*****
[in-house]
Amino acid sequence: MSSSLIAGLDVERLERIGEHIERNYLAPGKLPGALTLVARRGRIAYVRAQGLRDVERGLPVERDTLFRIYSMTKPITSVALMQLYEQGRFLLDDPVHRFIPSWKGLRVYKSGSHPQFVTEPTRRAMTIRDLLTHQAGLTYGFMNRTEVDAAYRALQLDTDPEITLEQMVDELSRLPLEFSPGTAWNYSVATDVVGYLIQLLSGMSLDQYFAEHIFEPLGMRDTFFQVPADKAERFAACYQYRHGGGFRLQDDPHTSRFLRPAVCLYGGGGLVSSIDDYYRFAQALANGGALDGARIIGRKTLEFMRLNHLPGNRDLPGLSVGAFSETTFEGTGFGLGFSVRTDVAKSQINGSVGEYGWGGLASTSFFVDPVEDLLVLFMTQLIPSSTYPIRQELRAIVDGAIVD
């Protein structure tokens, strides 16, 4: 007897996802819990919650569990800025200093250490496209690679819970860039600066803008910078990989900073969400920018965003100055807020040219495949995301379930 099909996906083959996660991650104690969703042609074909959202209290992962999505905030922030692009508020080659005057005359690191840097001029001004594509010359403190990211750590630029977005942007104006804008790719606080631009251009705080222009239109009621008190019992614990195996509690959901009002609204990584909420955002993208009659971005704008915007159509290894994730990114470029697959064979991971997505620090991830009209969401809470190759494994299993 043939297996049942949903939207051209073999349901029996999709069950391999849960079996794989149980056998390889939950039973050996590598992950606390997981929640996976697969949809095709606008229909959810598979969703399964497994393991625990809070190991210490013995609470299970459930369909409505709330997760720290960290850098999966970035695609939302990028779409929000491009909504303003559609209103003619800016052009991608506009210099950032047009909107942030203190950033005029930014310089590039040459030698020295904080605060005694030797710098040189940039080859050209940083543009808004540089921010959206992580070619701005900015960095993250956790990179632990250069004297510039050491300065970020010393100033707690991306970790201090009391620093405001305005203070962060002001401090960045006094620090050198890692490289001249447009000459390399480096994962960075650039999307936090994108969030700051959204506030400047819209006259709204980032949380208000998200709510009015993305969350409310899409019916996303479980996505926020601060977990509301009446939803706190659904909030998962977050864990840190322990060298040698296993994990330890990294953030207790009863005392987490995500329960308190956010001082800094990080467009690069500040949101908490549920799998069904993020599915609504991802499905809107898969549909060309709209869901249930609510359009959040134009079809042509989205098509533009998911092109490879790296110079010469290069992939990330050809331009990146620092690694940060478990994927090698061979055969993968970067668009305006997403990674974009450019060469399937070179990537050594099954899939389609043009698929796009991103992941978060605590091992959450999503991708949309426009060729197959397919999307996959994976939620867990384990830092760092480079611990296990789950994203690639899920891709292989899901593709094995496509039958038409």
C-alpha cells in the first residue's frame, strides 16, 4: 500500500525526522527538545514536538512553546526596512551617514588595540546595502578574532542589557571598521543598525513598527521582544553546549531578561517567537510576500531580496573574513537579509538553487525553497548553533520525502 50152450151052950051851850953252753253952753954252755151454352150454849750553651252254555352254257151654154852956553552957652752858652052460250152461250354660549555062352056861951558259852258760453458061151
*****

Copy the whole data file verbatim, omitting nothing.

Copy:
[in-house]
Amino acid sequence: MSSSLIAGLDVERLERIGEHIERNYLAPGKLPGALTLVARRGRIAYVRAQGLRDVERGLPVERDTLFRIYSMTKPITSVALMQLYEQGRFLLDDPVHRFIPSWKGLRVYKSGSHPQFVTEPTRRAMTIRDLLTHQAGLTYGFMNRTEVDAAYRALQLDTDPEITLEQMVDELSRLPLEFSPGTAWNYSVATDVVGYLIQLLSGMSLDQYFAEHIFEPLGMRDTFFQVPADKAERFAACYQYRHGGGFRLQDDPHTSRFLRPAVCLYGGGGLVSSIDDYYRFAQALANGGALDGARIIGRKTLEFMRLNHLPGNRDLPGLSVGAFSETTFEGTGFGLGFSVRTDVAKSQINGSVGEYGWGGLASTSFFVDPVEDLLVLFMTQLIPSSTYPIRQELRAIVDGAIVD
């Protein structure tokens, strides 16, 4: 007897996802819990919650569990800025200093250490496209690679819970860039600066803008910078990989900073969400920018965003100055807020040219495949995301379930 099909996906083959996660991650104690969703042609074909959202209290992962999505905030922030692009508020080659005057005359690191840097001029001004594509010359403190990211750590630029977005942007104006804008790719606080631009251009705080222009239109009621008190019992614990195996509690959901009002609204990584909420955002993208009659971005704008915007159509290894994730990114470029697959064979991971997505620090991830009209969401809470190759494994299993 043939297996049942949903939207051209073999349901029996999709069950391999849960079996794989149980056998390889939950039973050996590598992950606390997981929640996976697969949809095709606008229909959810598979969703399964497994393991625990809070190991210490013995609470299970459930369909409505709330997760720290960290850098999966970035695609939302990028779409929000491009909504303003559609209103003619800016052009991608506009210099950032047009909107942030203190950033005029930014310089590039040459030698020295904080605060005694030797710098040189940039080859050209940083543009808004540089921010959206992580070619701005900015960095993250956790990179632990250069004297510039050491300065970020010393100033707690991306970790201090009391620093405001305005203070962060002001401090960045006094620090050198890692490289001249447009000459390399480096994962960075650039999307936090994108969030700051959204506030400047819209006259709204980032949380208000998200709510009015993305969350409310899409019916996303479980996505926020601060977990509301009446939803706190659904909030998962977050864990840190322990060298040698296993994990330890990294953030207790009863005392987490995500329960308190956010001082800094990080467009690069500040949101908490549920799998069904993020599915609504991802499905809107898969549909060309709209869901249930609510359009959040134009079809042509989205098509533009998911092109490879790296110079010469290069992939990330050809331009990146620092690694940060478990994927090698061979055969993968970067668009305006997403990674974009450019060469399937070179990537050594099954899939389609043009698929796009991103992941978060605590091992959450999503991708949309426009060729197959397919999307996959994976939620867990384990830092760092480079611990296990789950994203690639899920891709292989899901593709094995496509039958038409």
C-alpha cells in the first residue's frame, strides 16, 4: 500500500525526522527538545514536538512553546526596512551617514588595540546595502578574532542589557571598521543598525513598527521582544553546549531578561517567537510576500531580496573574513537579509538553487525553497548553533520525502 50152450151052950051851850953252753253952753954252755151454352150454849750553651252254555352254257151654154852956553552957652752858652052460250152461250354660549555062352056861951558259852258760453458061151